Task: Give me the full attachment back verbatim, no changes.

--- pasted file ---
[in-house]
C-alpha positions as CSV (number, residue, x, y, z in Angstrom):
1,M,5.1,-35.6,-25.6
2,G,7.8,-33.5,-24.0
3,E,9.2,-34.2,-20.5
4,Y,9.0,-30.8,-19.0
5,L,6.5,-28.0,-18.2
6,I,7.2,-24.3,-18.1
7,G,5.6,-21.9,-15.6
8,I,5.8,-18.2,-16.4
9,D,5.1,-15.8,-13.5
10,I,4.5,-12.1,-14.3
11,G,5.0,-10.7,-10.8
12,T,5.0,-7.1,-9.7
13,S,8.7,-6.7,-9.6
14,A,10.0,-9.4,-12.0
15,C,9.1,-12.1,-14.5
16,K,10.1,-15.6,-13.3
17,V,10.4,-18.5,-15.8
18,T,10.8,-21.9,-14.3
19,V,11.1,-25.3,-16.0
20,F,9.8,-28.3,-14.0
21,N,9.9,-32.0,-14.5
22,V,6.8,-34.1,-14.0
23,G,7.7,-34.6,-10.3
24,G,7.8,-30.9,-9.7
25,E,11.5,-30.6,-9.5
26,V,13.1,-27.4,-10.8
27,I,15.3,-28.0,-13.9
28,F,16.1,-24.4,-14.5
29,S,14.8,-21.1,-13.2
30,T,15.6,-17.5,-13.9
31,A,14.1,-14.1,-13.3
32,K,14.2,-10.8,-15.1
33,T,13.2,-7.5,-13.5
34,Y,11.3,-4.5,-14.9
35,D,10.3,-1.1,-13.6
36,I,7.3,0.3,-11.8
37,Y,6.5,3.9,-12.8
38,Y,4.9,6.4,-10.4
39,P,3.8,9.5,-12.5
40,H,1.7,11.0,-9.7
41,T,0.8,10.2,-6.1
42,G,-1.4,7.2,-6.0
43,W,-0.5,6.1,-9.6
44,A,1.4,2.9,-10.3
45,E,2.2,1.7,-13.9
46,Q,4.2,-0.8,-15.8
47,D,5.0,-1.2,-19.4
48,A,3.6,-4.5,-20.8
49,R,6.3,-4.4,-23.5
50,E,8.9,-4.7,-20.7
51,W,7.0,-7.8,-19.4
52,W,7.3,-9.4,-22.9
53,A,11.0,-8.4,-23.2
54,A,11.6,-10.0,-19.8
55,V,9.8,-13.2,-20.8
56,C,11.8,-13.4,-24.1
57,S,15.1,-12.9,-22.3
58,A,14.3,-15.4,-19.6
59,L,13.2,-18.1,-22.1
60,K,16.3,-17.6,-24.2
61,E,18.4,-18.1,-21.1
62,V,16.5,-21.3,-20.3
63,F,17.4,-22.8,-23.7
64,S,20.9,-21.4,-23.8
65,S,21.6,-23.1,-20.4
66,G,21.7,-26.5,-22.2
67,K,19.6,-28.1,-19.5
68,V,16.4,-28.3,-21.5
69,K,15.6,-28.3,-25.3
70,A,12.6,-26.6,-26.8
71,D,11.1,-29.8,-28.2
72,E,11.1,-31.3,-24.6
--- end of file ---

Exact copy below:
[in-house]
C-alpha positions as CSV (number, residue, x, y, z in Angstrom):
1,M,5.1,-35.6,-25.6
2,G,7.8,-33.5,-24.0
3,E,9.2,-34.2,-20.5
4,Y,9.0,-30.8,-19.0
5,L,6.5,-28.0,-18.2
6,I,7.2,-24.3,-18.1
7,G,5.6,-21.9,-15.6
8,I,5.8,-18.2,-16.4
9,D,5.1,-15.8,-13.5
10,I,4.5,-12.1,-14.3
11,G,5.0,-10.7,-10.8
12,T,5.0,-7.1,-9.7
13,S,8.7,-6.7,-9.6
14,A,10.0,-9.4,-12.0
15,C,9.1,-12.1,-14.5
16,K,10.1,-15.6,-13.3
17,V,10.4,-18.5,-15.8
18,T,10.8,-21.9,-14.3
19,V,11.1,-25.3,-16.0
20,F,9.8,-28.3,-14.0
21,N,9.9,-32.0,-14.5
22,V,6.8,-34.1,-14.0
23,G,7.7,-34.6,-10.3
24,G,7.8,-30.9,-9.7
25,E,11.5,-30.6,-9.5
26,V,13.1,-27.4,-10.8
27,I,15.3,-28.0,-13.9
28,F,16.1,-24.4,-14.5
29,S,14.8,-21.1,-13.2
30,T,15.6,-17.5,-13.9
31,A,14.1,-14.1,-13.3
32,K,14.2,-10.8,-15.1
33,T,13.2,-7.5,-13.5
34,Y,11.3,-4.5,-14.9
35,D,10.3,-1.1,-13.6
36,I,7.3,0.3,-11.8
37,Y,6.5,3.9,-12.8
38,Y,4.9,6.4,-10.4
39,P,3.8,9.5,-12.5
40,H,1.7,11.0,-9.7
41,T,0.8,10.2,-6.1
42,G,-1.4,7.2,-6.0
43,W,-0.5,6.1,-9.6
44,A,1.4,2.9,-10.3
45,E,2.2,1.7,-13.9
46,Q,4.2,-0.8,-15.8
47,D,5.0,-1.2,-19.4
48,A,3.6,-4.5,-20.8
49,R,6.3,-4.4,-23.5
50,E,8.9,-4.7,-20.7
51,W,7.0,-7.8,-19.4
52,W,7.3,-9.4,-22.9
53,A,11.0,-8.4,-23.2
54,A,11.6,-10.0,-19.8
55,V,9.8,-13.2,-20.8
56,C,11.8,-13.4,-24.1
57,S,15.1,-12.9,-22.3
58,A,14.3,-15.4,-19.6
59,L,13.2,-18.1,-22.1
60,K,16.3,-17.6,-24.2
61,E,18.4,-18.1,-21.1
62,V,16.5,-21.3,-20.3
63,F,17.4,-22.8,-23.7
64,S,20.9,-21.4,-23.8
65,S,21.6,-23.1,-20.4
66,G,21.7,-26.5,-22.2
67,K,19.6,-28.1,-19.5
68,V,16.4,-28.3,-21.5
69,K,15.6,-28.3,-25.3
70,A,12.6,-26.6,-26.8
71,D,11.1,-29.8,-28.2
72,E,11.1,-31.3,-24.6